Women’s earnings by occupation in 2004
November 02, 2005
Women working full time in management, business, and financial operations earned a median of $812 per week in 2004. This was more than women earned in any other major occupational category.
Within management fields, the highest paying occupations for women were chief executives, computer and information systems managers, human resources managers, purchasing managers, medical and health services managers, and management analysts.
The second highest paying job group was professional and related occupations, in which women earned $767 per week.
Within professional occupations, women working as pharmacists, lawyers, computer software engineers, computer programmers, and physicians and surgeons had the highest median weekly earnings.
These data on earnings are produced by the Current Population Survey. Earnings data in this article are median usual weekly earnings of full-time wage and salary workers. For more information see "Highlights of Women’s Earnings in 2004," BLS Report 987 (PDF 196K).
Bureau of Labor Statistics, U.S. Department of Labor, The Economics Daily, Women’s earnings by occupation in 2004 on the Internet at http://www.bls.gov/opub/ted/2005/oct/wk5/art03.htm (visited May 03, 2016).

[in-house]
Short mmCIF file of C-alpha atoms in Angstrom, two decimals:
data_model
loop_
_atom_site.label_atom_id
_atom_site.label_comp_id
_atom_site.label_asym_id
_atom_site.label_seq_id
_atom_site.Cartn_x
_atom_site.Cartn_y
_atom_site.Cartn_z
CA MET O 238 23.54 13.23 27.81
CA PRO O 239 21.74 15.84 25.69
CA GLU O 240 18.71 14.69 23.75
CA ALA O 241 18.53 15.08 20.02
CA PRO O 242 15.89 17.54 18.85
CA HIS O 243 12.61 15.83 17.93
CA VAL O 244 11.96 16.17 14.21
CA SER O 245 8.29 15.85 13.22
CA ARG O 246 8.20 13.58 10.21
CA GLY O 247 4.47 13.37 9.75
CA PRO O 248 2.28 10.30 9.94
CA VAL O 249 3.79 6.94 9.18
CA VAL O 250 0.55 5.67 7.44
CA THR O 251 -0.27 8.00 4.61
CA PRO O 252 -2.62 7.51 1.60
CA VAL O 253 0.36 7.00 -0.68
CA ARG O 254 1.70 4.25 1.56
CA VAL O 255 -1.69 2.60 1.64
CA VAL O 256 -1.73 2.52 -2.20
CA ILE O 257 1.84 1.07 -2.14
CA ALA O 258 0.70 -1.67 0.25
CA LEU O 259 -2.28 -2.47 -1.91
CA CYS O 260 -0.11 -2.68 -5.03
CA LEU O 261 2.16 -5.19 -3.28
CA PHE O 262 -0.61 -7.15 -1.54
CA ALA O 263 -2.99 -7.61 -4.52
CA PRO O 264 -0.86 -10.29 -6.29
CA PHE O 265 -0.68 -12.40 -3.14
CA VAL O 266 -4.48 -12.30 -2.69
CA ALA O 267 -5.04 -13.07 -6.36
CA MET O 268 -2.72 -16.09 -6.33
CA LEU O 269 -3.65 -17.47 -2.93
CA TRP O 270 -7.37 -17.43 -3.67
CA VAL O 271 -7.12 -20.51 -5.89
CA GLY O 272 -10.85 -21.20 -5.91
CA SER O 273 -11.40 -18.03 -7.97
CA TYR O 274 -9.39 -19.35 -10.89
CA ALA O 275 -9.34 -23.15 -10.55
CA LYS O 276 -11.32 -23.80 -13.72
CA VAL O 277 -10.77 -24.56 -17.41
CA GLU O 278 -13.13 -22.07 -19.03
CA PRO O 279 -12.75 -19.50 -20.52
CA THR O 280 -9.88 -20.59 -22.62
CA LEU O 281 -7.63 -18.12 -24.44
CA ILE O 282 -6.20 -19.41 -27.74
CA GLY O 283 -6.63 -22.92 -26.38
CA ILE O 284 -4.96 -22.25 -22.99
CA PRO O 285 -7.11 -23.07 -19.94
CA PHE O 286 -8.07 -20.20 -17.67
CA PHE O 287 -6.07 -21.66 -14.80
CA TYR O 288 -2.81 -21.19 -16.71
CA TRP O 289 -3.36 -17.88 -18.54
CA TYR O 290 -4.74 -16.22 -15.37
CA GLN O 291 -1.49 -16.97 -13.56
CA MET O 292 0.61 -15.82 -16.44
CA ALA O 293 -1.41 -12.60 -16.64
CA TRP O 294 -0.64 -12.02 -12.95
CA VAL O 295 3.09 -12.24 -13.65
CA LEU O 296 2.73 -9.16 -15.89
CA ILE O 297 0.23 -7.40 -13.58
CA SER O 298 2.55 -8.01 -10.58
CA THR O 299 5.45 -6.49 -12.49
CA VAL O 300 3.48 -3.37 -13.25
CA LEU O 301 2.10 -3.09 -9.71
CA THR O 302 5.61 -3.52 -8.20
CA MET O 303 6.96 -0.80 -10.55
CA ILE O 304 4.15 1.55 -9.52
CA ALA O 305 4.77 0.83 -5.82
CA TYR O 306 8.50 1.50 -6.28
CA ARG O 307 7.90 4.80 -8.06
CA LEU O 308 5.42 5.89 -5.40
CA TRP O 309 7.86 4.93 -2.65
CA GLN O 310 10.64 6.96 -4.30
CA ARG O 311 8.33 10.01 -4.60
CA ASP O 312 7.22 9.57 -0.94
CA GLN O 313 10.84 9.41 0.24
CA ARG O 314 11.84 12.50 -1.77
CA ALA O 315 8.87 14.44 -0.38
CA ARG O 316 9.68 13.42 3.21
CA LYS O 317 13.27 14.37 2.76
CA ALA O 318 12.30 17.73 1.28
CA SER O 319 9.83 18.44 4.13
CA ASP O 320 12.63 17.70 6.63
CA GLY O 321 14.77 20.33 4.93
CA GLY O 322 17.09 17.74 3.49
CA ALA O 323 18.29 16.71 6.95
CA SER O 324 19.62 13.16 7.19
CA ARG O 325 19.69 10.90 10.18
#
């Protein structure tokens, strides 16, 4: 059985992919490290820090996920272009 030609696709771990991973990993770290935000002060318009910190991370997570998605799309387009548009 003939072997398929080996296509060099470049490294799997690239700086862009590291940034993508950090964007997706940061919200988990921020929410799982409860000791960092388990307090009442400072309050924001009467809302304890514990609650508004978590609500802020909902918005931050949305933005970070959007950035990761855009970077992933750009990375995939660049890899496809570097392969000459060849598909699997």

Recent editions of Spotlight on Statistics
Employment and Wages in Healthcare Occupations
Healthcare occupations are a significant percentage of U.S. employment. Some of the largest and highest paying occupations are in healthcare. This Spotlight examines employment and wages for healthcare occupations.
Fifty years of looking at changes in peoples lives
Longitudinal surveys help us understand long-term changes, such as how events that happened when a person was in high school affect labor market success as an adult.
- A look at pay at the top, the bottom, and in between
The Spotlight examines how earnings and wages have changed over time and how they differ within a geographic area, industry, or occupation.